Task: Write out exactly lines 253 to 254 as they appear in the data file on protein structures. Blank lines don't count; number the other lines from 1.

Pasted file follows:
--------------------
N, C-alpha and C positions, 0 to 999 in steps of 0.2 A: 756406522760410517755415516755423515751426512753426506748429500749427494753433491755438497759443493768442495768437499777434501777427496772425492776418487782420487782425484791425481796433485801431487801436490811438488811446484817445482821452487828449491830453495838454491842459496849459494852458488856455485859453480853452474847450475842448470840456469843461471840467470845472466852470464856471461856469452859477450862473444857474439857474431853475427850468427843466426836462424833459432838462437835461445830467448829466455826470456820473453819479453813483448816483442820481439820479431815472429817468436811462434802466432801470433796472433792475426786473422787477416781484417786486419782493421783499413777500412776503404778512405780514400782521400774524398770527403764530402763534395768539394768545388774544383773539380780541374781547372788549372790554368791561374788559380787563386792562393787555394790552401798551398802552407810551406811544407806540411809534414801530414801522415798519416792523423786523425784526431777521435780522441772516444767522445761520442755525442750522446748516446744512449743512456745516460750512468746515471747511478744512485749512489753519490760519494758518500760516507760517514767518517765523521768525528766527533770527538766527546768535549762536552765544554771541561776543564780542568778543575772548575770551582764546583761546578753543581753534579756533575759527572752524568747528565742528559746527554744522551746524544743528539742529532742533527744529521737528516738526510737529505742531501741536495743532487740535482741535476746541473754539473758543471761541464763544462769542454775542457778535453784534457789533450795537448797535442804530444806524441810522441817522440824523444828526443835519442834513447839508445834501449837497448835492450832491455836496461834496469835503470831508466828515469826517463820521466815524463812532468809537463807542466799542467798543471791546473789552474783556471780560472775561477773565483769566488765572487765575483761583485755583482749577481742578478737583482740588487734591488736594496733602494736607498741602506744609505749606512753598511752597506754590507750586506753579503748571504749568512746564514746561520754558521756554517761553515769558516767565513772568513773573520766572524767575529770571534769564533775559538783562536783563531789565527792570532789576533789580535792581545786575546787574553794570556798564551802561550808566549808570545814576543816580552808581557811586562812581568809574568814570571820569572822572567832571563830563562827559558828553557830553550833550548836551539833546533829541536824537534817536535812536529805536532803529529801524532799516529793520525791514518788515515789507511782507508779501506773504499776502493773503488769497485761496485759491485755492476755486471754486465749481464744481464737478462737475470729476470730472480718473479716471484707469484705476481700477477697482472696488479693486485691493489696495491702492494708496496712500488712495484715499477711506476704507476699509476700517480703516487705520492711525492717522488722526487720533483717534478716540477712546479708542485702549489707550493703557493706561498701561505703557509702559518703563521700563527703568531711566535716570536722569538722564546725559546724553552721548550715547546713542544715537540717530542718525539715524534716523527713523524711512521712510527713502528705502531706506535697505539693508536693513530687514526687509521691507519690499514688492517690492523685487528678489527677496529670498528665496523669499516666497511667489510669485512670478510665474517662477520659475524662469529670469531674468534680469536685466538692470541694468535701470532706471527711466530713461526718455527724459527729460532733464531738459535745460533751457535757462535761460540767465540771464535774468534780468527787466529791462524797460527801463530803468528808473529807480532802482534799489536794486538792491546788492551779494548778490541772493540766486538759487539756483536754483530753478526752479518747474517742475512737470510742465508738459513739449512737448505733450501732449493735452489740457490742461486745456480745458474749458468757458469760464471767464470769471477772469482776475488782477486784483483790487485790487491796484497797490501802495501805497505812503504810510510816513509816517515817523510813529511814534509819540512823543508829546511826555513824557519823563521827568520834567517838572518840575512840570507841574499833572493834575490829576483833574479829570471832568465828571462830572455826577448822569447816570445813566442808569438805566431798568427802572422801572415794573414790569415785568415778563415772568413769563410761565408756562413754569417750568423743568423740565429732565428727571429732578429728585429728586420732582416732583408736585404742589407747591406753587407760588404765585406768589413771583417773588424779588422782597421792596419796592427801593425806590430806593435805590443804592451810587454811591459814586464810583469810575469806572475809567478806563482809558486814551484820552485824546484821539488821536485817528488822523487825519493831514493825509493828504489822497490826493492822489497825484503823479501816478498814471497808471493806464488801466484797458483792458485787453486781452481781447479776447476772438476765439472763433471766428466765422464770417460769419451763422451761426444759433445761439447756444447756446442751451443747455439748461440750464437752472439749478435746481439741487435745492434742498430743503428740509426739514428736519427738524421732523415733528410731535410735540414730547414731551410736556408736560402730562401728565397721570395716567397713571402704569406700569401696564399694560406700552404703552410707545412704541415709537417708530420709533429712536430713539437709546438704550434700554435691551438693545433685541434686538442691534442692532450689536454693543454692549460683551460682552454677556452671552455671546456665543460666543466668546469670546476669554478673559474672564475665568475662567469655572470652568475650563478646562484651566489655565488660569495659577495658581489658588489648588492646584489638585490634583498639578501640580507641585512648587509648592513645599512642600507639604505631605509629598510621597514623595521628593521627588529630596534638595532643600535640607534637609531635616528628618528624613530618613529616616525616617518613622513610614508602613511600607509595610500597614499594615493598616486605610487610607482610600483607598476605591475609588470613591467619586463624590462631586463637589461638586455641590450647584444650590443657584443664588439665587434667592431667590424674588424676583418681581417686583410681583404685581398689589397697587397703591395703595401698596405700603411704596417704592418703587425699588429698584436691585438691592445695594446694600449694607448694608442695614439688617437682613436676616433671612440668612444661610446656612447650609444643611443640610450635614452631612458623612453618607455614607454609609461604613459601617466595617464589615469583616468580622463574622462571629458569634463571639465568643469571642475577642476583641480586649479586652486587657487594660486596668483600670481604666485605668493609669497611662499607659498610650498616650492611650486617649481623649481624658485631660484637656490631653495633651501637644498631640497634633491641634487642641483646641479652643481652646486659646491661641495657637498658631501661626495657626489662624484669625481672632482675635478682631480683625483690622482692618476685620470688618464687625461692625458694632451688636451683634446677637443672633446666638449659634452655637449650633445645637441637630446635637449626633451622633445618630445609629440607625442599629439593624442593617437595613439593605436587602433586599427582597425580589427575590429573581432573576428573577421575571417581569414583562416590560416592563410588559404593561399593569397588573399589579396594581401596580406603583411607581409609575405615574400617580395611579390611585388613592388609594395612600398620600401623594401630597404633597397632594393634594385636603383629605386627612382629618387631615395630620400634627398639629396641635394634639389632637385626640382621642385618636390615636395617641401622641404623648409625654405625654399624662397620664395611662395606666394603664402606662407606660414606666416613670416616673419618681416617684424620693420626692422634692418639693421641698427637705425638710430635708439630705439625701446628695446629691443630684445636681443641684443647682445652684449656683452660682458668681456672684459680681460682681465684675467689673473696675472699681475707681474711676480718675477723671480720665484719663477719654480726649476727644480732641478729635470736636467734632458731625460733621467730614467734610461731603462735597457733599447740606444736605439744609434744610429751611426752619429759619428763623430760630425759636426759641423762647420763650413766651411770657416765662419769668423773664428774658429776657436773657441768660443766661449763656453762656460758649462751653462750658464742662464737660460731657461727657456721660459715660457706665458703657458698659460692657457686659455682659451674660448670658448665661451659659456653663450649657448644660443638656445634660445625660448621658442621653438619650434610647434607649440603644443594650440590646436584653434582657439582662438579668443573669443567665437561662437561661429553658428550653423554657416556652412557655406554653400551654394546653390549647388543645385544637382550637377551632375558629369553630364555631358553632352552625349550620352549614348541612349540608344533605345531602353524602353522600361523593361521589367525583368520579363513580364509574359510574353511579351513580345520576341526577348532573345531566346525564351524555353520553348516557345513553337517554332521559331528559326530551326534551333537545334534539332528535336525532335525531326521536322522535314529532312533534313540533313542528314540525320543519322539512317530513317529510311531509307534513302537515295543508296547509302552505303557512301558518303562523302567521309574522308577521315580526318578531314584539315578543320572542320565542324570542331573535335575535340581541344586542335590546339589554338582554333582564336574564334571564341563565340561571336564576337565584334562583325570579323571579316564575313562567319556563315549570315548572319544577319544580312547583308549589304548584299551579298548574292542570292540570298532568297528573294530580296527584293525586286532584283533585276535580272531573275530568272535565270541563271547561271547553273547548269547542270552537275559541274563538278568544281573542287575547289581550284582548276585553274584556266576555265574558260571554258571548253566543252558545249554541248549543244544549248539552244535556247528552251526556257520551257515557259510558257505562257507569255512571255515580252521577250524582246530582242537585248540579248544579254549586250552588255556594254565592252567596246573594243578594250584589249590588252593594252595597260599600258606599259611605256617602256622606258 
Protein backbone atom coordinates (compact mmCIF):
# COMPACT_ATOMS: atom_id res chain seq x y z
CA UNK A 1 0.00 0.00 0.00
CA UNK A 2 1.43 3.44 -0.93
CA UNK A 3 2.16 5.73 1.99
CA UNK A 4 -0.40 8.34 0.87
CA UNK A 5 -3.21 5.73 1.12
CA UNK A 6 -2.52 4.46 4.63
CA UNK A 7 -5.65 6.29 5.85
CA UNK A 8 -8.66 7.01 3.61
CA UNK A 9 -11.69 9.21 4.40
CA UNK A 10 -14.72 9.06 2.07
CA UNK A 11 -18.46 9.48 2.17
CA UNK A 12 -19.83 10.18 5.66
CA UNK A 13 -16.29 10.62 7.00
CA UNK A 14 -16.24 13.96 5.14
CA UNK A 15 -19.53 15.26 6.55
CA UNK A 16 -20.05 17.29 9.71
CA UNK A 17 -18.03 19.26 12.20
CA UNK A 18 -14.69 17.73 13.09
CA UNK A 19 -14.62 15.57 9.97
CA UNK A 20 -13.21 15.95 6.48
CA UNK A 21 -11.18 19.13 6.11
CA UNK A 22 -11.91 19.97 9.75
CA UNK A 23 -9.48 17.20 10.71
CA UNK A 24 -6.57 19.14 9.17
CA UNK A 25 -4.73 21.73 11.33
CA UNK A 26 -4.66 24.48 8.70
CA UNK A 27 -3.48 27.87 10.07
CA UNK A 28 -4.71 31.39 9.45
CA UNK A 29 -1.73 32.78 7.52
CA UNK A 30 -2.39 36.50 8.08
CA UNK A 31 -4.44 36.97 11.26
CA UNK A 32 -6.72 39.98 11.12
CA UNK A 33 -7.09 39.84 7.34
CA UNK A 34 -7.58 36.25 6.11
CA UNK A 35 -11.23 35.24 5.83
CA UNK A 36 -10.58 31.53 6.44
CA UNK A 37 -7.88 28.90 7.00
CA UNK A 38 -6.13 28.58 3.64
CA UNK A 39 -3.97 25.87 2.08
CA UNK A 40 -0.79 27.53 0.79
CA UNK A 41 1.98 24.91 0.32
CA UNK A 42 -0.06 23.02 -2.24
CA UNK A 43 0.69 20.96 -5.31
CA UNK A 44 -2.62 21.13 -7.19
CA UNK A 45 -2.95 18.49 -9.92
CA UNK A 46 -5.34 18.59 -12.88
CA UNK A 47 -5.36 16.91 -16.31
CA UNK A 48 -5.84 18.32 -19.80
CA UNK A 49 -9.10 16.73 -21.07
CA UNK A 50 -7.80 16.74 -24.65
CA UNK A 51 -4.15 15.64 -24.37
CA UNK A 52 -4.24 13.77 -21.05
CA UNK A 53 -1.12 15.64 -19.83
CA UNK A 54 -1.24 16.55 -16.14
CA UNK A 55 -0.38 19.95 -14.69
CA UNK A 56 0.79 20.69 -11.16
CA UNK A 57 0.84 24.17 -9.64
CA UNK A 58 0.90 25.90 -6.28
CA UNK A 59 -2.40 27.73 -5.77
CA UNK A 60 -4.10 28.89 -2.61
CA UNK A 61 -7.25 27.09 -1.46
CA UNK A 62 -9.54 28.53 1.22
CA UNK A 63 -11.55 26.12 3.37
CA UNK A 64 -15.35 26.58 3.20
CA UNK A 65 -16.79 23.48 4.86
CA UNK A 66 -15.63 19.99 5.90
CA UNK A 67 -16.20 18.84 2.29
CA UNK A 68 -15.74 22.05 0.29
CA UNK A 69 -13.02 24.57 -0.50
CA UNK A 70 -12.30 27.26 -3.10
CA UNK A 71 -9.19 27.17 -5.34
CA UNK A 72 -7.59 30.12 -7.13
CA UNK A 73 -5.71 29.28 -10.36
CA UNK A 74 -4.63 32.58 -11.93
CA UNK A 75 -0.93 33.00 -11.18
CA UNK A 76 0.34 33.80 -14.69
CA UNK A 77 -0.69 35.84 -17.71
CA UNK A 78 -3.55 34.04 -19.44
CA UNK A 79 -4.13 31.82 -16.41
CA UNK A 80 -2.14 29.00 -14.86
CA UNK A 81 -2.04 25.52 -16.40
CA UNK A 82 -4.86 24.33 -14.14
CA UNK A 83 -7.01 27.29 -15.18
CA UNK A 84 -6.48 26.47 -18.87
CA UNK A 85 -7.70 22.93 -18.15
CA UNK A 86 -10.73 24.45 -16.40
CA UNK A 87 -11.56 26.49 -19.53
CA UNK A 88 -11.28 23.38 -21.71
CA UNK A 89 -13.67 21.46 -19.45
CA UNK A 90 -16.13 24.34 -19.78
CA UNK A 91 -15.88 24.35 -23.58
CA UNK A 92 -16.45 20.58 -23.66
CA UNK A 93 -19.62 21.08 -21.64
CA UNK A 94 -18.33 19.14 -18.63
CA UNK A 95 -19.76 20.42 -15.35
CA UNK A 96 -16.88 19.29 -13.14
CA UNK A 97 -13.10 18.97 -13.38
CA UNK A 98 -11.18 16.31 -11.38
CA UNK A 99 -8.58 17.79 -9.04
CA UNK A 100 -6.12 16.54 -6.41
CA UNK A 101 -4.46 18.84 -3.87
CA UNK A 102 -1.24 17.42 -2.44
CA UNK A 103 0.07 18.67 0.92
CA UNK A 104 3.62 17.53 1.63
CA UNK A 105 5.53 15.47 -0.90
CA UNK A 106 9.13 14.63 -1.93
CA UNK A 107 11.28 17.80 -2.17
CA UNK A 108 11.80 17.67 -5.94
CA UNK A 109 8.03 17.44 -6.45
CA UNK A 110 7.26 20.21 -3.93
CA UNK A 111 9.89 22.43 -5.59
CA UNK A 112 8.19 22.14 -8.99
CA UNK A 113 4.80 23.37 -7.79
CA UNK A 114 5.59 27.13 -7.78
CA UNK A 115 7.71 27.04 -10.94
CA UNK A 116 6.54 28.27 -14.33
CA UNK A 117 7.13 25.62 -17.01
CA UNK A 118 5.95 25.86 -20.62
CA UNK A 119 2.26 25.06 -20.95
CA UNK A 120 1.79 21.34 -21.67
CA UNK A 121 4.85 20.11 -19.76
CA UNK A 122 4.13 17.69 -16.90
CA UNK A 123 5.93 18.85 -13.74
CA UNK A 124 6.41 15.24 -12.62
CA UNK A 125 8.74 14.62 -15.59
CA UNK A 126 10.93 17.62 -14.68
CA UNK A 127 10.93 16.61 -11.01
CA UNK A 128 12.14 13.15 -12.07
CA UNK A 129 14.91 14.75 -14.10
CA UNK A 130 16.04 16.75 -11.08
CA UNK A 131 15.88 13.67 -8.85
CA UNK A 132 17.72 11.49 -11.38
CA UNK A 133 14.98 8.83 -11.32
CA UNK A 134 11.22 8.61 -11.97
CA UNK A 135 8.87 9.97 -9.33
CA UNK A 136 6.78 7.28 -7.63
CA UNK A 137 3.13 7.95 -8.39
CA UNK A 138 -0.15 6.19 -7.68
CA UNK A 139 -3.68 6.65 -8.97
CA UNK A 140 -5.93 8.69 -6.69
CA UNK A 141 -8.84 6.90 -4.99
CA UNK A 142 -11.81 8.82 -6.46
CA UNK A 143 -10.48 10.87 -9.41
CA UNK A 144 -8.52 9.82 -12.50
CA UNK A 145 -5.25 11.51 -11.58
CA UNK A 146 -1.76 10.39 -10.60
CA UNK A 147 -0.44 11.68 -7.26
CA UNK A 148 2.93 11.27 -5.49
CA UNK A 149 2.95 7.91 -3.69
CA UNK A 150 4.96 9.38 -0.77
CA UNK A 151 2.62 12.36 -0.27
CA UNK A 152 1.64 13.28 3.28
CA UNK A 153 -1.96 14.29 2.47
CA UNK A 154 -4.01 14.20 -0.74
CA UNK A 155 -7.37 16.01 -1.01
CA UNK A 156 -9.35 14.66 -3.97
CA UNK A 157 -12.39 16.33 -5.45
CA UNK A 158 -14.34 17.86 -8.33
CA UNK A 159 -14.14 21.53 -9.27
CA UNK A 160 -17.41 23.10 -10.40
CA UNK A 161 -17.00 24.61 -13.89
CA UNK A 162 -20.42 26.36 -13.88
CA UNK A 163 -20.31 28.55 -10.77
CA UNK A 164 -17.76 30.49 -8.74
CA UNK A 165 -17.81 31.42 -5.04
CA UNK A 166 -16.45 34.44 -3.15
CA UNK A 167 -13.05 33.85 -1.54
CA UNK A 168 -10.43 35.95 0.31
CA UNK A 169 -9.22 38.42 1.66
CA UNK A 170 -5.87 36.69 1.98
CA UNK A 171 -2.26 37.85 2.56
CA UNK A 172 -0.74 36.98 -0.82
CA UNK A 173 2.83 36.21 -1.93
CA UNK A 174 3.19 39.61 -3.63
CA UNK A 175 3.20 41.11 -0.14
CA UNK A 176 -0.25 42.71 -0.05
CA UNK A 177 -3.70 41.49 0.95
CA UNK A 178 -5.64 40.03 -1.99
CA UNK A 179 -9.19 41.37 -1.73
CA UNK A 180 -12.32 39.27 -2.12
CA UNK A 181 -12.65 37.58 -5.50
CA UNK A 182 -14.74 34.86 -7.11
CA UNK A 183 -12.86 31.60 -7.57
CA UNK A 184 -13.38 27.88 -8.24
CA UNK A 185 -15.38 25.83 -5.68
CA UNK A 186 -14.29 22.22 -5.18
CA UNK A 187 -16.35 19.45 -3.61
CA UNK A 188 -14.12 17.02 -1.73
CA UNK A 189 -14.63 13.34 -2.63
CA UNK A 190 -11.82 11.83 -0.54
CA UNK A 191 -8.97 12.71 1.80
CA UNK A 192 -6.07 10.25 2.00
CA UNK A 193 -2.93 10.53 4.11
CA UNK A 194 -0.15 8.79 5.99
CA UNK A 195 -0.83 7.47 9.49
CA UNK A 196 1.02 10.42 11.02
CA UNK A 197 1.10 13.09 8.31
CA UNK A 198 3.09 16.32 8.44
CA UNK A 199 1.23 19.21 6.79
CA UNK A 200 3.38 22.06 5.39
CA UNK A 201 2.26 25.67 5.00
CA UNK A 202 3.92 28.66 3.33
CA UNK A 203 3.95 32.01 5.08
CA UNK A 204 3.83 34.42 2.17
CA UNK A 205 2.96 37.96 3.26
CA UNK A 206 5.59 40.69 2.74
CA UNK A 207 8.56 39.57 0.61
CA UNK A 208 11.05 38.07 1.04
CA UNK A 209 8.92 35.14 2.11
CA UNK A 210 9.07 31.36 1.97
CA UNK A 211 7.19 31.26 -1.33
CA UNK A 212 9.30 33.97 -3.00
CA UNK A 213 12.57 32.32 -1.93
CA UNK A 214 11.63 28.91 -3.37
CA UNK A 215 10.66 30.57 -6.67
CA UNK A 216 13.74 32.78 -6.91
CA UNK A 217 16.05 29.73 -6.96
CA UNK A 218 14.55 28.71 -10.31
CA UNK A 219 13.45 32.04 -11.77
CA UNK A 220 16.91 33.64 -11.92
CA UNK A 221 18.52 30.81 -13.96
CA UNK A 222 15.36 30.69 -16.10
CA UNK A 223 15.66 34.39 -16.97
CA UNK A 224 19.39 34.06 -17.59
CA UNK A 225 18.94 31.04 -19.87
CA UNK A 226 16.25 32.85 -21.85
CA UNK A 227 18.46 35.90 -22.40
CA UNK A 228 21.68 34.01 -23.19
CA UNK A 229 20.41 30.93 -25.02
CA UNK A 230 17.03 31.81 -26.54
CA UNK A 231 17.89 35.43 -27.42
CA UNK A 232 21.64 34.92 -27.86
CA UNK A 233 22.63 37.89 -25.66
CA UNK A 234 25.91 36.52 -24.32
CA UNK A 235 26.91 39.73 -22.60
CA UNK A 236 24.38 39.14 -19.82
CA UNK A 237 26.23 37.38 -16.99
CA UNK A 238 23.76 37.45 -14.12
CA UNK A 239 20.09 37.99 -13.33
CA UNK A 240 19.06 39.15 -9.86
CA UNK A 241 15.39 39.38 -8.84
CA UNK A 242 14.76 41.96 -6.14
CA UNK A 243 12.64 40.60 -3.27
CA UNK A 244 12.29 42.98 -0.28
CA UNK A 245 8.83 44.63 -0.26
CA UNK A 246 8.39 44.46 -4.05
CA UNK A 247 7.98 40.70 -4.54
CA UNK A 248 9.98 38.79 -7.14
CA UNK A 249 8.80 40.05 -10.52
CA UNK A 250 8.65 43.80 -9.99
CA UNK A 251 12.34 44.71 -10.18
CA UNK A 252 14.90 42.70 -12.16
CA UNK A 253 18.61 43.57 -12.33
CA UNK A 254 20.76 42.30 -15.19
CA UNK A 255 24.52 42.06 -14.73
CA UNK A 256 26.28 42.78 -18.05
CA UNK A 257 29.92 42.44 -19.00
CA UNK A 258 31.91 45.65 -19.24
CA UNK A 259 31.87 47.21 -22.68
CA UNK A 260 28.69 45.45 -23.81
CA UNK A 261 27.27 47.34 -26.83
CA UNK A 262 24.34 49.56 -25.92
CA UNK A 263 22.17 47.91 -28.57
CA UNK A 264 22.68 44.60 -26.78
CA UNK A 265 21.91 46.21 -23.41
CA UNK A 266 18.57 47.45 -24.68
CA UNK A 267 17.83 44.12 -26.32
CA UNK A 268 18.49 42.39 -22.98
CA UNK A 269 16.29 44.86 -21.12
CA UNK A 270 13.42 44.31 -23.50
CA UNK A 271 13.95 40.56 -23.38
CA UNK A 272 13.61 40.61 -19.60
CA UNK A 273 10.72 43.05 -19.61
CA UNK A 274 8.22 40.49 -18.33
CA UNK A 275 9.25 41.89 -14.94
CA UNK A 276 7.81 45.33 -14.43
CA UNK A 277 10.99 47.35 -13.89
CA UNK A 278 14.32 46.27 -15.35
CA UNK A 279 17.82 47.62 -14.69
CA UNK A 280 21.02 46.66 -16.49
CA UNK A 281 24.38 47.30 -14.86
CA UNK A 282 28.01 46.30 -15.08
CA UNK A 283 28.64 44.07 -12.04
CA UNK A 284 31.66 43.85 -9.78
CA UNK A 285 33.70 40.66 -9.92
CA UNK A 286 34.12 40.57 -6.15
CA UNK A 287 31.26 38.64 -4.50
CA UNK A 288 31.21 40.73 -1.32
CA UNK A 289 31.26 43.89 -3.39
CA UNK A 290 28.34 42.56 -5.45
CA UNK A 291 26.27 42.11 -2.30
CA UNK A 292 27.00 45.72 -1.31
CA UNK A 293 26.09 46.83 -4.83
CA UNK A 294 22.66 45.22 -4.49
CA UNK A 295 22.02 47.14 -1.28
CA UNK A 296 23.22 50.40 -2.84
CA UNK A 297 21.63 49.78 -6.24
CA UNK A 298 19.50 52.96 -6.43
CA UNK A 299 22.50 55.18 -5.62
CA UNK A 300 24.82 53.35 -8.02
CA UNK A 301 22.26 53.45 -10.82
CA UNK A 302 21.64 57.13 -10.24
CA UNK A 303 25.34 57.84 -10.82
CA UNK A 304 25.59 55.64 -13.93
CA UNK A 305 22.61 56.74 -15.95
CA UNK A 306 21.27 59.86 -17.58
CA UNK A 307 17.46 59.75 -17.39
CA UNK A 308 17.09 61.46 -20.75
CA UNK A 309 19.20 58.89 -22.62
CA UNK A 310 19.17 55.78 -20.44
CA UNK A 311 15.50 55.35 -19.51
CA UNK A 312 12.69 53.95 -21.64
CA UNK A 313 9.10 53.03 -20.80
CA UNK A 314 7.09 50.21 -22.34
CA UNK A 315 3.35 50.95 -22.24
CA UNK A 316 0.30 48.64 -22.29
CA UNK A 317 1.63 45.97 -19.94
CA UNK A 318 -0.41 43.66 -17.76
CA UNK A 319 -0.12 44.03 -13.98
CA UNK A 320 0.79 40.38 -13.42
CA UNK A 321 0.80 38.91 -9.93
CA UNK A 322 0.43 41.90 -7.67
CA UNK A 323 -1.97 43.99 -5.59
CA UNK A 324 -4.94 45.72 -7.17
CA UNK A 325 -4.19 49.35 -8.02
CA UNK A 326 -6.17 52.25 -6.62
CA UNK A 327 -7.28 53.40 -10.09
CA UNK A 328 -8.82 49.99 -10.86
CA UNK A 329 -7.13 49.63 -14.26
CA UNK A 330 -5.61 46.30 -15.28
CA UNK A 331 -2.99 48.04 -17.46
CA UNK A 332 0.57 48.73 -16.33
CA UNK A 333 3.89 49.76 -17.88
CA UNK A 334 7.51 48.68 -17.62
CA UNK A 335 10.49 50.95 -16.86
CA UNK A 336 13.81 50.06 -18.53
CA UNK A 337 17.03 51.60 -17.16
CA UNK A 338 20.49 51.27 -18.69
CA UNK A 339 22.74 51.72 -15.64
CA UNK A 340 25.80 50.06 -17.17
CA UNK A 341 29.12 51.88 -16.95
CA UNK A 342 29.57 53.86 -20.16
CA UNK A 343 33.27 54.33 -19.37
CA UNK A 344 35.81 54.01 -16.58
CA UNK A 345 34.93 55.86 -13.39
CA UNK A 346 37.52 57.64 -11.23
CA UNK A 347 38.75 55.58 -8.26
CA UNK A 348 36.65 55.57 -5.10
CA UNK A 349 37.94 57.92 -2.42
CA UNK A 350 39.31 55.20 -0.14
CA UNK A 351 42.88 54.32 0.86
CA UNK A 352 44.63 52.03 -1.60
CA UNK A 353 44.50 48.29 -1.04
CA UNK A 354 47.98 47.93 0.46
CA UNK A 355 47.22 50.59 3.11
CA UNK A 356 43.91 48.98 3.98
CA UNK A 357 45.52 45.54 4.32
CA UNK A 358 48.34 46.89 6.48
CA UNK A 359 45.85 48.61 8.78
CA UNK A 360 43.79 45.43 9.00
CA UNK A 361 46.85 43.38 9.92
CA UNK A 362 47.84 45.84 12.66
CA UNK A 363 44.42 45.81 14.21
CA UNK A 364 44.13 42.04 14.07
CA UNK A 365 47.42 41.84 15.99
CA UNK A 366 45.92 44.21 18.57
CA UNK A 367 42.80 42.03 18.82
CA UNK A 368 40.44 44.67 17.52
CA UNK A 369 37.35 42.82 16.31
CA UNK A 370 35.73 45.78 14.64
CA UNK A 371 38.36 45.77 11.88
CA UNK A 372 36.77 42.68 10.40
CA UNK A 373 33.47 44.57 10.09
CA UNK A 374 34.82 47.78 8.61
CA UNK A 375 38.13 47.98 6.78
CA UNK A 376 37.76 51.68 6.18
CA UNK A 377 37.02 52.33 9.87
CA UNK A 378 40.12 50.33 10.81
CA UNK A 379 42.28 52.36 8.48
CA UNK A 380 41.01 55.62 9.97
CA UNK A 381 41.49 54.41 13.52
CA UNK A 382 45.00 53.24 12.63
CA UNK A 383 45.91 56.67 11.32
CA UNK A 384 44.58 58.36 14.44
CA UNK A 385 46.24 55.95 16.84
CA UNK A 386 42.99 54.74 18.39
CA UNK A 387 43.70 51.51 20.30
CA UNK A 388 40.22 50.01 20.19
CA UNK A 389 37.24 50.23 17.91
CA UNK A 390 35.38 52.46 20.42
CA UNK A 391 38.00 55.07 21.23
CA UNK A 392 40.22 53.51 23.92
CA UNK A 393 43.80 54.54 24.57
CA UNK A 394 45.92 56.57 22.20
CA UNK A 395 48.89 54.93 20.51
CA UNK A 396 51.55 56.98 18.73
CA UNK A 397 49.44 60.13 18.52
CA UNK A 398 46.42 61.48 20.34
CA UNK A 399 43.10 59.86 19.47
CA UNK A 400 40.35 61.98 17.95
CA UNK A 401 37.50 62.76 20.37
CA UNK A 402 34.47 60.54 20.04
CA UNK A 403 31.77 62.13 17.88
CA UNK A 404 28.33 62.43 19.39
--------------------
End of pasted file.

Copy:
CA UNK A 250 8.65 43.80 -9.99
CA UNK A 251 12.34 44.71 -10.18